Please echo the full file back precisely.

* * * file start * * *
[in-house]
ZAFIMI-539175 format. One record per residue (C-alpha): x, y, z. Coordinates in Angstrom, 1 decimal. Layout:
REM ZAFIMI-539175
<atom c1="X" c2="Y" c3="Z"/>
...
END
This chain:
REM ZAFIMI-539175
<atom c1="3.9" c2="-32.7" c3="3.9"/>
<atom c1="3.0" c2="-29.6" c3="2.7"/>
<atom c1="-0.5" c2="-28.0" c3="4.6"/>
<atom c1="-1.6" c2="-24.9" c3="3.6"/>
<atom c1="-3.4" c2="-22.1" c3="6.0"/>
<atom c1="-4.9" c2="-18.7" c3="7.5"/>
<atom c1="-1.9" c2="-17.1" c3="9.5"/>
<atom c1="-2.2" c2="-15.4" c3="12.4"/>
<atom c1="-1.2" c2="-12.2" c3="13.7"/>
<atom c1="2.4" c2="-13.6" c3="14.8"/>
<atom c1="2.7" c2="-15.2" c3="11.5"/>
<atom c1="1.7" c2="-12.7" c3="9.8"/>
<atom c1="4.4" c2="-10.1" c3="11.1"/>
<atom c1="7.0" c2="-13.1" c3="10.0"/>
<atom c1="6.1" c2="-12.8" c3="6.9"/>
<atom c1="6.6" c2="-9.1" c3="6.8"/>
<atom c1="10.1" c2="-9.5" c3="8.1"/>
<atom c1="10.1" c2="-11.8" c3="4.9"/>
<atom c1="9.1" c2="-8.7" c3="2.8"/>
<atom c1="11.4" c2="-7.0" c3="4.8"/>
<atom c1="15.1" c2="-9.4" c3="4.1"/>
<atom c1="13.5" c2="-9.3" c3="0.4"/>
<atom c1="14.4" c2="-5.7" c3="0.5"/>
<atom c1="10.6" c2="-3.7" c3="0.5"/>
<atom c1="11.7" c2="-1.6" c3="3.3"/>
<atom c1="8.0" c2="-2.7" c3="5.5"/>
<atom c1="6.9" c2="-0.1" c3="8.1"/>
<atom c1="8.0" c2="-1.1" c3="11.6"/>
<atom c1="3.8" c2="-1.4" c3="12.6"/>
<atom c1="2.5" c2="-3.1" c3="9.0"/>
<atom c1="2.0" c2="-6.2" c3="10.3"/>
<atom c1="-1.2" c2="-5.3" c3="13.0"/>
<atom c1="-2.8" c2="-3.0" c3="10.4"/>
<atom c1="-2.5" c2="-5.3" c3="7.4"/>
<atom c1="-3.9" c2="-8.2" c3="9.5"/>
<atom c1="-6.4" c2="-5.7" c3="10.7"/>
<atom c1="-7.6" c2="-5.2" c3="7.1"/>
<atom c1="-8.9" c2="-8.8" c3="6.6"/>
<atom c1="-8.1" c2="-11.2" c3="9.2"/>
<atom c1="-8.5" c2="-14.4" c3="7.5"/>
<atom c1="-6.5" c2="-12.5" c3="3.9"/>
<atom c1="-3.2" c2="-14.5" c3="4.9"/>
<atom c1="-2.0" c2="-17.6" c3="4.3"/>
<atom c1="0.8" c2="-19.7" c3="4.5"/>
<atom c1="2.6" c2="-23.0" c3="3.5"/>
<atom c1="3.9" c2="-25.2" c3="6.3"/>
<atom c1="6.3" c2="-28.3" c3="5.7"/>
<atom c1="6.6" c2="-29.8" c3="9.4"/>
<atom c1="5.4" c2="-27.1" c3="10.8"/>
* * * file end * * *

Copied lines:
[in-house]
ZAFIMI-539175 format. One record per residue (C-alpha): x, y, z. Coordinates in Angstrom, 1 decimal. Layout:
REM ZAFIMI-539175
<atom c1="X" c2="Y" c3="Z"/>
...
END
This chain:
REM ZAFIMI-539175
<atom c1="3.9" c2="-32.7" c3="3.9"/>
<atom c1="3.0" c2="-29.6" c3="2.7"/>
<atom c1="-0.5" c2="-28.0" c3="4.6"/>
<atom c1="-1.6" c2="-24.9" c3="3.6"/>
<atom c1="-3.4" c2="-22.1" c3="6.0"/>
<atom c1="-4.9" c2="-18.7" c3="7.5"/>
<atom c1="-1.9" c2="-17.1" c3="9.5"/>
<atom c1="-2.2" c2="-15.4" c3="12.4"/>
<atom c1="-1.2" c2="-12.2" c3="13.7"/>
<atom c1="2.4" c2="-13.6" c3="14.8"/>
<atom c1="2.7" c2="-15.2" c3="11.5"/>
<atom c1="1.7" c2="-12.7" c3="9.8"/>
<atom c1="4.4" c2="-10.1" c3="11.1"/>
<atom c1="7.0" c2="-13.1" c3="10.0"/>
<atom c1="6.1" c2="-12.8" c3="6.9"/>
<atom c1="6.6" c2="-9.1" c3="6.8"/>
<atom c1="10.1" c2="-9.5" c3="8.1"/>
<atom c1="10.1" c2="-11.8" c3="4.9"/>
<atom c1="9.1" c2="-8.7" c3="2.8"/>
<atom c1="11.4" c2="-7.0" c3="4.8"/>
<atom c1="15.1" c2="-9.4" c3="4.1"/>
<atom c1="13.5" c2="-9.3" c3="0.4"/>
<atom c1="14.4" c2="-5.7" c3="0.5"/>
<atom c1="10.6" c2="-3.7" c3="0.5"/>
<atom c1="11.7" c2="-1.6" c3="3.3"/>
<atom c1="8.0" c2="-2.7" c3="5.5"/>
<atom c1="6.9" c2="-0.1" c3="8.1"/>
<atom c1="8.0" c2="-1.1" c3="11.6"/>
<atom c1="3.8" c2="-1.4" c3="12.6"/>
<atom c1="2.5" c2="-3.1" c3="9.0"/>
<atom c1="2.0" c2="-6.2" c3="10.3"/>
<atom c1="-1.2" c2="-5.3" c3="13.0"/>
<atom c1="-2.8" c2="-3.0" c3="10.4"/>
<atom c1="-2.5" c2="-5.3" c3="7.4"/>
<atom c1="-3.9" c2="-8.2" c3="9.5"/>
<atom c1="-6.4" c2="-5.7" c3="10.7"/>
<atom c1="-7.6" c2="-5.2" c3="7.1"/>
<atom c1="-8.9" c2="-8.8" c3="6.6"/>
<atom c1="-8.1" c2="-11.2" c3="9.2"/>
<atom c1="-8.5" c2="-14.4" c3="7.5"/>
<atom c1="-6.5" c2="-12.5" c3="3.9"/>
<atom c1="-3.2" c2="-14.5" c3="4.9"/>
<atom c1="-2.0" c2="-17.6" c3="4.3"/>
<atom c1="0.8" c2="-19.7" c3="4.5"/>
<atom c1="2.6" c2="-23.0" c3="3.5"/>
<atom c1="3.9" c2="-25.2" c3="6.3"/>
<atom c1="6.3" c2="-28.3" c3="5.7"/>
<atom c1="6.6" c2="-29.8" c3="9.4"/>
<atom c1="5.4" c2="-27.1" c3="10.8"/>